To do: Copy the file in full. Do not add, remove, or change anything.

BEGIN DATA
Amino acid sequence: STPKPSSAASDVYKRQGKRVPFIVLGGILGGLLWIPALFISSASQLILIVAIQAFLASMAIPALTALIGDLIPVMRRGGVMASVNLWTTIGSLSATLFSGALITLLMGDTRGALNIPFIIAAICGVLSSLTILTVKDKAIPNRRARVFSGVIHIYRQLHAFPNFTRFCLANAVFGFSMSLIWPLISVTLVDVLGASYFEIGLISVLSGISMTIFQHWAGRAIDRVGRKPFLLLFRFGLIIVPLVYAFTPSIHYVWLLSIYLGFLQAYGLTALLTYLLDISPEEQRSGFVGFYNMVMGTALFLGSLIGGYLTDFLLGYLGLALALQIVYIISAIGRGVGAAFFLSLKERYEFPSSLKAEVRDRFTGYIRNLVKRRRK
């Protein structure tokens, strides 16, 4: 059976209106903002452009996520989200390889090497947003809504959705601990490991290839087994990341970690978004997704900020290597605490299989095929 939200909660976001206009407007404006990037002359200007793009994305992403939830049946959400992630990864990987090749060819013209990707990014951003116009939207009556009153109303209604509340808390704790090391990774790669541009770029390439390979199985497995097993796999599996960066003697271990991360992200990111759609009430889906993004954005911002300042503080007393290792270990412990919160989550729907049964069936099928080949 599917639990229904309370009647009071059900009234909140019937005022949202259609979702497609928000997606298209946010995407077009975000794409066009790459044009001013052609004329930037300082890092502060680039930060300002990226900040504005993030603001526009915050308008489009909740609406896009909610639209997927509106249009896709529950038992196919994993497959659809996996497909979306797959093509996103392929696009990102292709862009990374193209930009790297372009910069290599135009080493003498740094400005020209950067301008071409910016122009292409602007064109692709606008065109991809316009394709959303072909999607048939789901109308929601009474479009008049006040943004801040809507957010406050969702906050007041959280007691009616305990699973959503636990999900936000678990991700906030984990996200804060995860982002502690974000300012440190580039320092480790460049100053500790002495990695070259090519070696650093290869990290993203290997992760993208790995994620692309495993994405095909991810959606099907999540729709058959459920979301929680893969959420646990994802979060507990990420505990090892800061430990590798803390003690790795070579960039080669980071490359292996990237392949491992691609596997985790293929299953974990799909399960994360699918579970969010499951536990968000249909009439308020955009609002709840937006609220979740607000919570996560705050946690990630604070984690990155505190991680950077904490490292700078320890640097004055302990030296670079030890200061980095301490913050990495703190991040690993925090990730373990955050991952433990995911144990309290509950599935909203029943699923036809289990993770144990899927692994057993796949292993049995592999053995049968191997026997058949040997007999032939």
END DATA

Amino acid sequence: STPKPSSAASDVYKRQGKRVPFIVLGGILGGLLWIPALFISSASQLILIVAIQAFLASMAIPALTALIGDLIPVMRRGGVMASVNLWTTIGSLSATLFSGALITLLMGDTRGALNIPFIIAAICGVLSSLTILTVKDKAIPNRRARVFSGVIHIYRQLHAFPNFTRFCLANAVFGFSMSLIWPLISVTLVDVLGASYFEIGLISVLSGISMTIFQHWAGRAIDRVGRKPFLLLFRFGLIIVPLVYAFTPSIHYVWLLSIYLGFLQAYGLTALLTYLLDISPEEQRSGFVGFYNMVMGTALFLGSLIGGYLTDFLLGYLGLALALQIVYIISAIGRGVGAAFFLSLKERYEFPSSLKAEVRDRFTGYIRNLVKRRRK
């Protein structure tokens, strides 16, 4: 059976209106903002452009996520989200390889090497947003809504959705601990490991290839087994990341970690978004997704900020290597605490299989095929 939200909660976001206009407007404006990037002359200007793009994305992403939830049946959400992630990864990987090749060819013209990707990014951003116009939207009556009153109303209604509340808390704790090391990774790669541009770029390439390979199985497995097993796999599996960066003697271990991360992200990111759609009430889906993004954005911002300042503080007393290792270990412990919160989550729907049964069936099928080949 599917639990229904309370009647009071059900009234909140019937005022949202259609979702497609928000997606298209946010995407077009975000794409066009790459044009001013052609004329930037300082890092502060680039930060300002990226900040504005993030603001526009915050308008489009909740609406896009909610639209997927509106249009896709529950038992196919994993497959659809996996497909979306797959093509996103392929696009990102292709862009990374193209930009790297372009910069290599135009080493003498740094400005020209950067301008071409910016122009292409602007064109692709606008065109991809316009394709959303072909999607048939789901109308929601009474479009008049006040943004801040809507957010406050969702906050007041959280007691009616305990699973959503636990999900936000678990991700906030984990996200804060995860982002502690974000300012440190580039320092480790460049100053500790002495990695070259090519070696650093290869990290993203290997992760993208790995994620692309495993994405095909991810959606099907999540729709058959459920979301929680893969959420646990994802979060507990990420505990090892800061430990590798803390003690790795070579960039080669980071490359292996990237392949491992691609596997985790293929299953974990799909399960994360699918579970969010499951536990968000249909009439308020955009609002709840937006609220979740607000919570996560705050946690990630604070984690990155505190991680950077904490490292700078320890640097004055302990030296670079030890200061980095301490913050990495703190991040690993925090990730373990955050991952433990995911144990309290509950599935909203029943699923036809289990993770144990899927692994057993796949292993049995592999053995049968191997026997058949040997007999032939």